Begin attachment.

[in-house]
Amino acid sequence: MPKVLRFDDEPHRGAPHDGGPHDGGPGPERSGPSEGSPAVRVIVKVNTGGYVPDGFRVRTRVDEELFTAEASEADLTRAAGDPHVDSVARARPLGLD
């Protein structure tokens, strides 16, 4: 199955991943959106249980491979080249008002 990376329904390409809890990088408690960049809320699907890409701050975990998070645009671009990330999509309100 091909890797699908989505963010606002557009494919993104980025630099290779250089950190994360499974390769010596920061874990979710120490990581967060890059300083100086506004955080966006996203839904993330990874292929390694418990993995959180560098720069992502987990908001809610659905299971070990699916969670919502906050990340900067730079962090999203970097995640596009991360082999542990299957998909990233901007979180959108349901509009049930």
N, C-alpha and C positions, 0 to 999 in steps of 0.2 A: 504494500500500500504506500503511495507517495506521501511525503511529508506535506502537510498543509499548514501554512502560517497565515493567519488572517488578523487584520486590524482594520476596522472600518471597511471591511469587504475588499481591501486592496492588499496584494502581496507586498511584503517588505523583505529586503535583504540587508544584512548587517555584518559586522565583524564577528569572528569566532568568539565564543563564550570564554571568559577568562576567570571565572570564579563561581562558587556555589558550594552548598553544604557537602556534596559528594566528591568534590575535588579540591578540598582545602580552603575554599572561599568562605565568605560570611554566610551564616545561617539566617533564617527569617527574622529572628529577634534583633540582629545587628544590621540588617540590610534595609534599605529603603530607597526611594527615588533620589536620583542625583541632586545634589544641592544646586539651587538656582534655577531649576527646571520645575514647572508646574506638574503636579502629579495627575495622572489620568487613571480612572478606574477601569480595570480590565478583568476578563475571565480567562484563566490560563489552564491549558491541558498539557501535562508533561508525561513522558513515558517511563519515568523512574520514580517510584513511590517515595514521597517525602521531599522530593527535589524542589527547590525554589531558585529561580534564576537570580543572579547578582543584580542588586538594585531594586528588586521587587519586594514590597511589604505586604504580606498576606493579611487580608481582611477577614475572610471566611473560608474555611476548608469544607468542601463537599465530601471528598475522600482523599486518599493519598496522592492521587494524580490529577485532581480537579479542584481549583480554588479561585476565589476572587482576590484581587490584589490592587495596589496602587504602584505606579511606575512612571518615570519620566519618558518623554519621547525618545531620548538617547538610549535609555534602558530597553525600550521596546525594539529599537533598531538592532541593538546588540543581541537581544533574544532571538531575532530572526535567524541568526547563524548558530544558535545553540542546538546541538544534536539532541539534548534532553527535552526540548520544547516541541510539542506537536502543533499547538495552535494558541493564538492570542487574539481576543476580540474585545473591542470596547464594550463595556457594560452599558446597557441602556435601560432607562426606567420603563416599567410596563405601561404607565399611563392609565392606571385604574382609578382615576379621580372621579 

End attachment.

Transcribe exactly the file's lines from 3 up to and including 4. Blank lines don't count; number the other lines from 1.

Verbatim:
């Protein structure tokens, strides 16, 4: 199955991943959106249980491979080249008002 990376329904390409809890990088408690960049809320699907890409701050975990998070645009671009990330999509309100 091909890797699908989505963010606002557009494919993104980025630099290779250089950190994360499974390769010596920061874990979710120490990581967060890059300083100086506004955080966006996203839904993330990874292929390694418990993995959180560098720069992502987990908001809610659905299971070990699916969670919502906050990340900067730079962090999203970097995640596009991360082999542990299957998909990233901007979180959108349901509009049930």
N, C-alpha and C positions, 0 to 999 in steps of 0.2 A: 504494500500500500504506500503511495507517495506521501511525503511529508506535506502537510498543509499548514501554512502560517497565515493567519488572517488578523487584520486590524482594520476596522472600518471597511471591511469587504475588499481591501486592496492588499496584494502581496507586498511584503517588505523583505529586503535583504540587508544584512548587517555584518559586522565583524564577528569572528569566532568568539565564543563564550570564554571568559577568562576567570571565572570564579563561581562558587556555589558550594552548598553544604557537602556534596559528594566528591568534590575535588579540591578540598582545602580552603575554599572561599568562605565568605560570611554566610551564616545561617539566617533564617527569617527574622529572628529577634534583633540582629545587628544590621540588617540590610534595609534599605529603603530607597526611594527615588533620589536620583542625583541632586545634589544641592544646586539651587538656582534655577531649576527646571520645575514647572508646574506638574503636579502629579495627575495622572489620568487613571480612572478606574477601569480595570480590565478583568476578563475571565480567562484563566490560563489552564491549558491541558498539557501535562508533561508525561513522558513515558517511563519515568523512574520514580517510584513511590517515595514521597517525602521531599522530593527535589524542589527547590525554589531558585529561580534564576537570580543572579547578582543584580542588586538594585531594586528588586521587587519586594514590597511589604505586604504580606498576606493579611487580608481582611477577614475572610471566611473560608474555611476548608469544607468542601463537599465530601471528598475522600482523599486518599493519598496522592492521587494524580490529577485532581480537579479542584481549583480554588479561585476565589476572587482576590484581587490584589490592587495596589496602587504602584505606579511606575512612571518615570519620566519618558518623554519621547525618545531620548538617547538610549535609555534602558530597553525600550521596546525594539529599537533598531538592532541593538546588540543581541537581544533574544532571538531575532530572526535567524541568526547563524548558530544558535545553540542546538546541538544534536539532541539534548534532553527535552526540548520544547516541541510539542506537536502543533499547538495552535494558541493564538492570542487574539481576543476580540474585545473591542470596547464594550463595556457594560452599558446597557441602556435601560432607562426606567420603563416599567410596563405601561404607565399611563392609565392606571385604574382609578382615576379621580372621579 